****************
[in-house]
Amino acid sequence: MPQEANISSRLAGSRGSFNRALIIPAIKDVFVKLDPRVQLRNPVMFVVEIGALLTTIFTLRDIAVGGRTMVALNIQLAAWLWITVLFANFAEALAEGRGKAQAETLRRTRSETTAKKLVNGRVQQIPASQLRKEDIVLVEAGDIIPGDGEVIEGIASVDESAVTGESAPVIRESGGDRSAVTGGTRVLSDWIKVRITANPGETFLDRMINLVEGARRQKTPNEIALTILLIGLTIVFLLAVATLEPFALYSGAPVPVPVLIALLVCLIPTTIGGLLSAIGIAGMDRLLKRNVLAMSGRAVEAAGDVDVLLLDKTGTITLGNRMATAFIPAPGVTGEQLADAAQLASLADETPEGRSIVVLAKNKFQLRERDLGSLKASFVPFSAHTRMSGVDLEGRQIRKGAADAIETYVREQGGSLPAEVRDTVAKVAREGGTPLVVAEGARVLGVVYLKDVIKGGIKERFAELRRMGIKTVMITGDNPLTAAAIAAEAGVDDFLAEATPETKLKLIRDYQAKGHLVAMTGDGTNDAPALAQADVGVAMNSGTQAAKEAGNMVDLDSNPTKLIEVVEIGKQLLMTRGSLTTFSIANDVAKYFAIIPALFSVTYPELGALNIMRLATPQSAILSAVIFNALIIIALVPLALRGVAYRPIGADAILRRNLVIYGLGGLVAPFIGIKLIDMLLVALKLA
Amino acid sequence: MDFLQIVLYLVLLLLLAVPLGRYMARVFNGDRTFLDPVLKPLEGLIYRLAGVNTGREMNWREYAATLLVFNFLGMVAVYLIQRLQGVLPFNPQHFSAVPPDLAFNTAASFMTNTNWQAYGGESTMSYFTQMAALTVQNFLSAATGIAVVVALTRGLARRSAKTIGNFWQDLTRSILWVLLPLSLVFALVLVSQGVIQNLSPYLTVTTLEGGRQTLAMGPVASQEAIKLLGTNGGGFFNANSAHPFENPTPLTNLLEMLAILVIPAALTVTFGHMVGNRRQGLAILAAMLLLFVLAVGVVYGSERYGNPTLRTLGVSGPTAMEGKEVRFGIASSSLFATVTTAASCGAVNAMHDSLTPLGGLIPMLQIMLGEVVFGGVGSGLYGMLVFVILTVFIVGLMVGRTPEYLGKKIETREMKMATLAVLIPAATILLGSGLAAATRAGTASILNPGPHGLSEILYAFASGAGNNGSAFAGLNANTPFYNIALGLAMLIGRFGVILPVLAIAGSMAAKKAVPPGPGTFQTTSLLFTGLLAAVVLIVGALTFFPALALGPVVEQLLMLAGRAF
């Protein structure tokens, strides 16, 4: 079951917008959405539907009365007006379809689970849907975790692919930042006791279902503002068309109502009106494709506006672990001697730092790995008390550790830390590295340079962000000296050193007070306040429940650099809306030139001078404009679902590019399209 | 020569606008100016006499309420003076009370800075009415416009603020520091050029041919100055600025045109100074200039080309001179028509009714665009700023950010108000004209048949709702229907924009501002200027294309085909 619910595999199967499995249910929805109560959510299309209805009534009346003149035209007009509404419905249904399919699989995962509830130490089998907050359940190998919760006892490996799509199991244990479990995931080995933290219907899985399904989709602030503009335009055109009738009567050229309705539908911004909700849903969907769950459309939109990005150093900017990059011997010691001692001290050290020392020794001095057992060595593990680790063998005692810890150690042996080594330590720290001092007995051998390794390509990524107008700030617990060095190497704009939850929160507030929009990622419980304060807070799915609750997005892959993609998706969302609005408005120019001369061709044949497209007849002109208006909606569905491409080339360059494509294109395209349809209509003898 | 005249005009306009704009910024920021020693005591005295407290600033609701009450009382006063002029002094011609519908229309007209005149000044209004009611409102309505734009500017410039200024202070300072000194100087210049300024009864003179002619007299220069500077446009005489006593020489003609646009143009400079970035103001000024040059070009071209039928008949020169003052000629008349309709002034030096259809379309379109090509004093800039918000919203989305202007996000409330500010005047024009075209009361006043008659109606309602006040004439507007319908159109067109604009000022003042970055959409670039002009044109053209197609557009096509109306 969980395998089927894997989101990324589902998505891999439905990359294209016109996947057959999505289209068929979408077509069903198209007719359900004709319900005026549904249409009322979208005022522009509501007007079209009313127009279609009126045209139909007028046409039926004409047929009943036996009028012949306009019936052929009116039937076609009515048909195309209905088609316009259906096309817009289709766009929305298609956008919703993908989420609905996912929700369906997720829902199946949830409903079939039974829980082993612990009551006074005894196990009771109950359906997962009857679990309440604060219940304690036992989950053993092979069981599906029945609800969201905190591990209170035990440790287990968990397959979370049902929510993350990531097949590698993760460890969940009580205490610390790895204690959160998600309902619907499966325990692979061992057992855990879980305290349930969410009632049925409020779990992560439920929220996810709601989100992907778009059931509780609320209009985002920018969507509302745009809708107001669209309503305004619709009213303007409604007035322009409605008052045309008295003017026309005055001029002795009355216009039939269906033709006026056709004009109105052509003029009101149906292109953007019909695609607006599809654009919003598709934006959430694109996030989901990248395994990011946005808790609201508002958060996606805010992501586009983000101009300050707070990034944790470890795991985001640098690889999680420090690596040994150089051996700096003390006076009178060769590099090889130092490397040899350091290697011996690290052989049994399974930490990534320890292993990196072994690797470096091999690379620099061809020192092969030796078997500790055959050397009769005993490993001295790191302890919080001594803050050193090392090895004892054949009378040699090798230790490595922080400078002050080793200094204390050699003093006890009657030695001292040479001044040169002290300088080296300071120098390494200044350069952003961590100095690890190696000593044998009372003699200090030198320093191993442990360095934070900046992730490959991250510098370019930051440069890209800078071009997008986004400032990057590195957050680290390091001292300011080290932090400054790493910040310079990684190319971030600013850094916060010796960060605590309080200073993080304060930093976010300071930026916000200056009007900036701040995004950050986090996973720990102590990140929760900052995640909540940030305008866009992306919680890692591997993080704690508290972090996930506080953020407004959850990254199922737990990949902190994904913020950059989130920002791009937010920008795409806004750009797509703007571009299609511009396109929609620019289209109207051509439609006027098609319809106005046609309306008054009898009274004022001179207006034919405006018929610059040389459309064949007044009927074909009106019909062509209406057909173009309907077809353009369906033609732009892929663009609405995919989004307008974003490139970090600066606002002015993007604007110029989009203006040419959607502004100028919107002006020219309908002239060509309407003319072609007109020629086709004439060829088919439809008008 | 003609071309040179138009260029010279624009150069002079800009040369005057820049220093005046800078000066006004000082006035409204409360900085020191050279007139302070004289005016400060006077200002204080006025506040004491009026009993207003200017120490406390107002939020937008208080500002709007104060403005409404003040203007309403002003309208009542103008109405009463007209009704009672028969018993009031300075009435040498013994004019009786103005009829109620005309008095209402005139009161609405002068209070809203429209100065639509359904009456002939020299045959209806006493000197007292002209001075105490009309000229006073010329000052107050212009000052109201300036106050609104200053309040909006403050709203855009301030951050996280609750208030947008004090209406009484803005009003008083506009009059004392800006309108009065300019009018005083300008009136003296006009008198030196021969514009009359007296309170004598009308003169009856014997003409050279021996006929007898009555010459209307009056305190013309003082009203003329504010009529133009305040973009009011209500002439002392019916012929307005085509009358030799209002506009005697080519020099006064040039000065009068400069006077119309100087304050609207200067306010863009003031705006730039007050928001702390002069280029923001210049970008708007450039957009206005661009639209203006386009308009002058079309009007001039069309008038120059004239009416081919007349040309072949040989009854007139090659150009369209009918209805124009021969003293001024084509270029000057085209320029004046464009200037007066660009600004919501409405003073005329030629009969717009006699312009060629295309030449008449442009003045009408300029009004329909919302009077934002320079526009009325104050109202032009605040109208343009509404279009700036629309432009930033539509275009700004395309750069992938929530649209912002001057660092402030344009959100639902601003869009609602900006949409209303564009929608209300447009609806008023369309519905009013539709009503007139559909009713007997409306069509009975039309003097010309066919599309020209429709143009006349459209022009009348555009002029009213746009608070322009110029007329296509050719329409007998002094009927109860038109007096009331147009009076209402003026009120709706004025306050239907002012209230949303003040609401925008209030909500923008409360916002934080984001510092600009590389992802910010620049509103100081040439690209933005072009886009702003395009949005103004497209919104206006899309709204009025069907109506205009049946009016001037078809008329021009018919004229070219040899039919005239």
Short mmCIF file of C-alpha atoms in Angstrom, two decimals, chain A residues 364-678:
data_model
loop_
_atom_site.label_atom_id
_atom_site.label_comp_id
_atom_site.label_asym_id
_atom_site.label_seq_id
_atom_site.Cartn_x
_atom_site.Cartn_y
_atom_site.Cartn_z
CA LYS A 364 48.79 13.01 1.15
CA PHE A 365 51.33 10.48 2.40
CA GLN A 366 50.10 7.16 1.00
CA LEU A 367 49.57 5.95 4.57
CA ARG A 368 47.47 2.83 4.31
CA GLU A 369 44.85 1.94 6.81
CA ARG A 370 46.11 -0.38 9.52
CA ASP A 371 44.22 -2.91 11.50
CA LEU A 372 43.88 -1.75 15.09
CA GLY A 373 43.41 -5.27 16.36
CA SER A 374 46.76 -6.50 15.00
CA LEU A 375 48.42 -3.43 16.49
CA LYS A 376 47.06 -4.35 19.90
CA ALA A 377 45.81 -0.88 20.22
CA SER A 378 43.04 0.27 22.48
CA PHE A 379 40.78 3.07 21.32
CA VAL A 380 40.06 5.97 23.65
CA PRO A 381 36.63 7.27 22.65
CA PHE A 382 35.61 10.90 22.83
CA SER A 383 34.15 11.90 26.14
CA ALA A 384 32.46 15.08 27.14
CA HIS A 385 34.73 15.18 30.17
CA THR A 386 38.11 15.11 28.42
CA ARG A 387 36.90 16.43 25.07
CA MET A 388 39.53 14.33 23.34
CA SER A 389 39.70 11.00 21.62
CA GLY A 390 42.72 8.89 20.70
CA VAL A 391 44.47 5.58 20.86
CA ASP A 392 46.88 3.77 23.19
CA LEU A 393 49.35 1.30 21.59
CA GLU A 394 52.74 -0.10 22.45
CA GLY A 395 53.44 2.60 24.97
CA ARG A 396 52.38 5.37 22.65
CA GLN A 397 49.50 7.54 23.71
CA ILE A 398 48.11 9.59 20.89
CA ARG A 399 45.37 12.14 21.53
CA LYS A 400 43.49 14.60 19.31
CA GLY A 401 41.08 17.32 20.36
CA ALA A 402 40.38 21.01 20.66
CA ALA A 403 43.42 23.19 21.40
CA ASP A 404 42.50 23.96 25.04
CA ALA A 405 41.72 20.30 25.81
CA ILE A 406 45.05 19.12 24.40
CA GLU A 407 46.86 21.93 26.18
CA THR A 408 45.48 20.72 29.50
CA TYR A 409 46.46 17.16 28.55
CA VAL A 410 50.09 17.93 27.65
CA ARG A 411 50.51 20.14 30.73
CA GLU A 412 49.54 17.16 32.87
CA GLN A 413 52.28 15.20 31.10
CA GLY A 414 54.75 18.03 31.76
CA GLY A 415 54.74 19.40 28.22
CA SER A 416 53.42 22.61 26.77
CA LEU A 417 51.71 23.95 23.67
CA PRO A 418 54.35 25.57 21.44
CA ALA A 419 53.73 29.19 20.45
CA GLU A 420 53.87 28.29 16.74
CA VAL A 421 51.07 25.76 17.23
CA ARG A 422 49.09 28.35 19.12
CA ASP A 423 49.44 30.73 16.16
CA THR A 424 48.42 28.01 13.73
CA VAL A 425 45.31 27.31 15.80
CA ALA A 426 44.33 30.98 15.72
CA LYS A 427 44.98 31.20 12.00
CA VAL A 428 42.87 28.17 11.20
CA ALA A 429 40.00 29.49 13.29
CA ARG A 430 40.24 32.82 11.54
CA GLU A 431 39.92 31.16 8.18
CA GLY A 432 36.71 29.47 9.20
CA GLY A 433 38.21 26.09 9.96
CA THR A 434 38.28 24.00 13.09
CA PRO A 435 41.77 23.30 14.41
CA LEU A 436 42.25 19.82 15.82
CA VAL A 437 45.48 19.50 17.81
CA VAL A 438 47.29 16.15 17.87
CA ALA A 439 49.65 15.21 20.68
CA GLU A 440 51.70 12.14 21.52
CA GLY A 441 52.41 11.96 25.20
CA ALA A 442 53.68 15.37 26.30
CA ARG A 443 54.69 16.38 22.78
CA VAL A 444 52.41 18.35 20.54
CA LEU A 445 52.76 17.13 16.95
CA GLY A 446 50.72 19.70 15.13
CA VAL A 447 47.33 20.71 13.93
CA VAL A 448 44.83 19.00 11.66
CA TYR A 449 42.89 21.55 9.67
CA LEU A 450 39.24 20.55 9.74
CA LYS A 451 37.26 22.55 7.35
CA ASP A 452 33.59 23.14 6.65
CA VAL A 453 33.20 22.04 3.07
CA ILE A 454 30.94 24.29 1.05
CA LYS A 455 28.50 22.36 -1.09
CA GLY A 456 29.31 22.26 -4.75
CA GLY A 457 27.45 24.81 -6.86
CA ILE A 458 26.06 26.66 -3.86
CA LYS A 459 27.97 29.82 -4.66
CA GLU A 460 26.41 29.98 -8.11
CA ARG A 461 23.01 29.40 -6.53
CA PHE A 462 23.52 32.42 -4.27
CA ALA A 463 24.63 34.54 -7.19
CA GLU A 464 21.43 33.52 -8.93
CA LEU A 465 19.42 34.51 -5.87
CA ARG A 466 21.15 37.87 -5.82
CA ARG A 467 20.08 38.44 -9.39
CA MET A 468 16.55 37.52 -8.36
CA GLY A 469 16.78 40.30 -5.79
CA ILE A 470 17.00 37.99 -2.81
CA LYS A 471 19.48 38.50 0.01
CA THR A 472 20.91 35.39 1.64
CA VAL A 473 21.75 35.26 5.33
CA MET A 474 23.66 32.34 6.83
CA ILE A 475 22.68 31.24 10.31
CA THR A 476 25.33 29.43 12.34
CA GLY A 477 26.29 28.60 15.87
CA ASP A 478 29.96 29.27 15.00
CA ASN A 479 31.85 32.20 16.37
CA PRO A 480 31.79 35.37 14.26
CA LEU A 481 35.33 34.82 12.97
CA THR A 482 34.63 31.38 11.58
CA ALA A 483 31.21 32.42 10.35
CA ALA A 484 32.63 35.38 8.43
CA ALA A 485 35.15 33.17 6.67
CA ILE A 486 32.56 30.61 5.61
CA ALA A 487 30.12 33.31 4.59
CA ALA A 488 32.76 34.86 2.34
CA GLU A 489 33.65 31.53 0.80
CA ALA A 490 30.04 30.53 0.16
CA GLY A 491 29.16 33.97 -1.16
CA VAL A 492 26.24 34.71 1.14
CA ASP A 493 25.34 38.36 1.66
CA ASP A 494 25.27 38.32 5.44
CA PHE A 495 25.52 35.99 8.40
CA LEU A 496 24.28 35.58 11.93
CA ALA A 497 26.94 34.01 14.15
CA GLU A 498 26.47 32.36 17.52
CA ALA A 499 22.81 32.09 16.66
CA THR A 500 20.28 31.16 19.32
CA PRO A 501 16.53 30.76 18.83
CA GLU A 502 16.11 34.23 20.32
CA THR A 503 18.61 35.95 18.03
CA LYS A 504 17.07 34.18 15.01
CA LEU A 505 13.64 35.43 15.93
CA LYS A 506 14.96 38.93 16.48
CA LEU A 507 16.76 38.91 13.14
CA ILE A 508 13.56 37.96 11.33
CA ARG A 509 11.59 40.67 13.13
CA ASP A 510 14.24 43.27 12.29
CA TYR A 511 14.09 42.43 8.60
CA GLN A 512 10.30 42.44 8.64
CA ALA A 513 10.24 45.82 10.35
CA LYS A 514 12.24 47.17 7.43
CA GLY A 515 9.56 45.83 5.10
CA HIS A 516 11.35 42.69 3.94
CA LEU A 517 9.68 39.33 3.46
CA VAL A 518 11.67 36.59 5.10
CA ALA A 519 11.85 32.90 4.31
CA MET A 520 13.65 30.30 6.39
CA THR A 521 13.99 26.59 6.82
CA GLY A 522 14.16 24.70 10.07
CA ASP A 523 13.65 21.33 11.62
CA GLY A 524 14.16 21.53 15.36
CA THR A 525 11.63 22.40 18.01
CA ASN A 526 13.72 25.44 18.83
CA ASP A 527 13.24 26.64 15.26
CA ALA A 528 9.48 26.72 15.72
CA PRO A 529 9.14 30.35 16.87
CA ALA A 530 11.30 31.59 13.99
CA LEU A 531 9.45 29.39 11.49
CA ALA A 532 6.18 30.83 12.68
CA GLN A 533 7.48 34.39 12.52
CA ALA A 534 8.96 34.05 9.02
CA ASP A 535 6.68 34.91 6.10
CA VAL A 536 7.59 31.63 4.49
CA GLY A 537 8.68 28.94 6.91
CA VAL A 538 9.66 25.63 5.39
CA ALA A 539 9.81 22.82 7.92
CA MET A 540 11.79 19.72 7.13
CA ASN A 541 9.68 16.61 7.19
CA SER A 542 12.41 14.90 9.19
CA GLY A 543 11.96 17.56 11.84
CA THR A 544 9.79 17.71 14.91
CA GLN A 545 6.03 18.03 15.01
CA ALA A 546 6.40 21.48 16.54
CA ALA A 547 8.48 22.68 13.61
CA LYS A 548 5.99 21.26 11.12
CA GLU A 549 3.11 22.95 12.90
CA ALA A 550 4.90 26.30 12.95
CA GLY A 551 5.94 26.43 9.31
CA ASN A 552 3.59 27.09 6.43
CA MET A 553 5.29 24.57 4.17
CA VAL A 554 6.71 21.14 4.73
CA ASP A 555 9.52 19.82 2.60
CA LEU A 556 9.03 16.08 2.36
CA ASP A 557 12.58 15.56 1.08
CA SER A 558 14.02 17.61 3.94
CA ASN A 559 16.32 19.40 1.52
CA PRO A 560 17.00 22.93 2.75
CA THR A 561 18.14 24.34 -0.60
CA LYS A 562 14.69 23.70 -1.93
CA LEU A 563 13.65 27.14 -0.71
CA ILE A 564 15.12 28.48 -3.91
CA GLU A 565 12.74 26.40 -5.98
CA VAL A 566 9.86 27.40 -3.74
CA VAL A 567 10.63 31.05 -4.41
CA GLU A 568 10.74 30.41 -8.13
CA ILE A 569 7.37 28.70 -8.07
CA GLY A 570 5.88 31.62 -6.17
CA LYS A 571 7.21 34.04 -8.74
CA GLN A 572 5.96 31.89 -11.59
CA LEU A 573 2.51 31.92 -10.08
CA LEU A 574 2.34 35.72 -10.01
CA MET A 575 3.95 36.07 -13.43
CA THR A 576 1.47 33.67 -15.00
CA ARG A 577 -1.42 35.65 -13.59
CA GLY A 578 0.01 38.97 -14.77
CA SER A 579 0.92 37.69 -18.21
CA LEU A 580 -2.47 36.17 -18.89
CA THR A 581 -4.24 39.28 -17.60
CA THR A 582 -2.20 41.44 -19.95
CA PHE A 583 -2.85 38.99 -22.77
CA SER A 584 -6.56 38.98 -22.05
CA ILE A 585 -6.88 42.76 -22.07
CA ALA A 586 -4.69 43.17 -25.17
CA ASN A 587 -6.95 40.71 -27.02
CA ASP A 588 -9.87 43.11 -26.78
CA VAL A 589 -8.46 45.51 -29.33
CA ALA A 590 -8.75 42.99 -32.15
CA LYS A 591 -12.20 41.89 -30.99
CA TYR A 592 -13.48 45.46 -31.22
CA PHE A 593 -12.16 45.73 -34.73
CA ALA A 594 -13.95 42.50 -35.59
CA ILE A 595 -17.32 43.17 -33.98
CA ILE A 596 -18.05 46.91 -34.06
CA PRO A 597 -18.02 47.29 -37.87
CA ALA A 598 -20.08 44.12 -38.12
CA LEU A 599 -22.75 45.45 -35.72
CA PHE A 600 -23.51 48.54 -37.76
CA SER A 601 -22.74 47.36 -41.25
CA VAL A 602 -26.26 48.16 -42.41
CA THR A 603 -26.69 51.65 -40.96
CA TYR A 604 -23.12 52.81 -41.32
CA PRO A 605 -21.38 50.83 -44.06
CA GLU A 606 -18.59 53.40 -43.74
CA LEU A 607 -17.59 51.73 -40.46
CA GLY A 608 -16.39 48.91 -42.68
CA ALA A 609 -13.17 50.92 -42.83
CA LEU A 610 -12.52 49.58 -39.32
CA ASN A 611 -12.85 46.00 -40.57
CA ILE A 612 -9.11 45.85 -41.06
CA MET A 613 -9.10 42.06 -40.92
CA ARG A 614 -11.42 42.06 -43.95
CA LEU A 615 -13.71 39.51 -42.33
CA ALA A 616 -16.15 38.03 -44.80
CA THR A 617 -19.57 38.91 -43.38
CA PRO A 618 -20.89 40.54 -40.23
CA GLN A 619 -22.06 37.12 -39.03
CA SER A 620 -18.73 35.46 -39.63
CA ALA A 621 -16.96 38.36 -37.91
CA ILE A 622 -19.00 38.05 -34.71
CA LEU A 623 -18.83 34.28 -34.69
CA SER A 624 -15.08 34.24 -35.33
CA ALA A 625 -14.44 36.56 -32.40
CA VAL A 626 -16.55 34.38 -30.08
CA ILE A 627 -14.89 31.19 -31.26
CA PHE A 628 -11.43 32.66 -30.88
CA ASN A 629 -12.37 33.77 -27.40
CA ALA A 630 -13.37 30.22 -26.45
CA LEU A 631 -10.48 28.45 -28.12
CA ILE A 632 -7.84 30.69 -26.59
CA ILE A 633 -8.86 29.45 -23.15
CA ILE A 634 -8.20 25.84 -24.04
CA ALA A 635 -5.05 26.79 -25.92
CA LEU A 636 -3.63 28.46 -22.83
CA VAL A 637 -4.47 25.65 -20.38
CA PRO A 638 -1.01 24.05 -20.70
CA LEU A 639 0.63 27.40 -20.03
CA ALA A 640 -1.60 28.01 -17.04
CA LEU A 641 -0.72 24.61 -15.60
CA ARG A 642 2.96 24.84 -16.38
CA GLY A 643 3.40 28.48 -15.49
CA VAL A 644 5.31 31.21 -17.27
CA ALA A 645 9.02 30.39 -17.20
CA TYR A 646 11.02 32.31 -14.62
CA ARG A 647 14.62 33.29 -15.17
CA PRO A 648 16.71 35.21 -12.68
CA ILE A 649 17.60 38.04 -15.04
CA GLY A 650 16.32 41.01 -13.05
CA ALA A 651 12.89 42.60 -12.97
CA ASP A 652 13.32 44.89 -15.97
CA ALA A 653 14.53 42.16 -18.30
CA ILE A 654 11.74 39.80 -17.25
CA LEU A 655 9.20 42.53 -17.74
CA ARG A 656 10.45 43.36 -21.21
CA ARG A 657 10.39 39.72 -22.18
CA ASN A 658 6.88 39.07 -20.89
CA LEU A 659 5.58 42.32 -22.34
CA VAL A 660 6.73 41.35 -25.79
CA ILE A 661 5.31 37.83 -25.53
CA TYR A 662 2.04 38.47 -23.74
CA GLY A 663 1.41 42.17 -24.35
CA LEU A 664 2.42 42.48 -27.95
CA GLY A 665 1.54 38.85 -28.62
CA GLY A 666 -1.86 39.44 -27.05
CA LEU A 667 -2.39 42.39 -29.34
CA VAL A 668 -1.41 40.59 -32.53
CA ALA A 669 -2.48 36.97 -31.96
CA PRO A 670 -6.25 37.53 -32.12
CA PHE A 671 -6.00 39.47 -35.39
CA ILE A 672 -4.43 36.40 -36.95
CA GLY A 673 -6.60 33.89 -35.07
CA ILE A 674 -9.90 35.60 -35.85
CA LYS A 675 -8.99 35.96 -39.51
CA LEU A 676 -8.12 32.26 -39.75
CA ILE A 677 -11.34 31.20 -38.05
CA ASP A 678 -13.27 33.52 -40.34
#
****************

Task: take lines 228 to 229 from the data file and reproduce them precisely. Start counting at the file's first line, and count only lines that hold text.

CA ARG A 577 -1.42 35.65 -13.59
CA GLY A 578 0.01 38.97 -14.77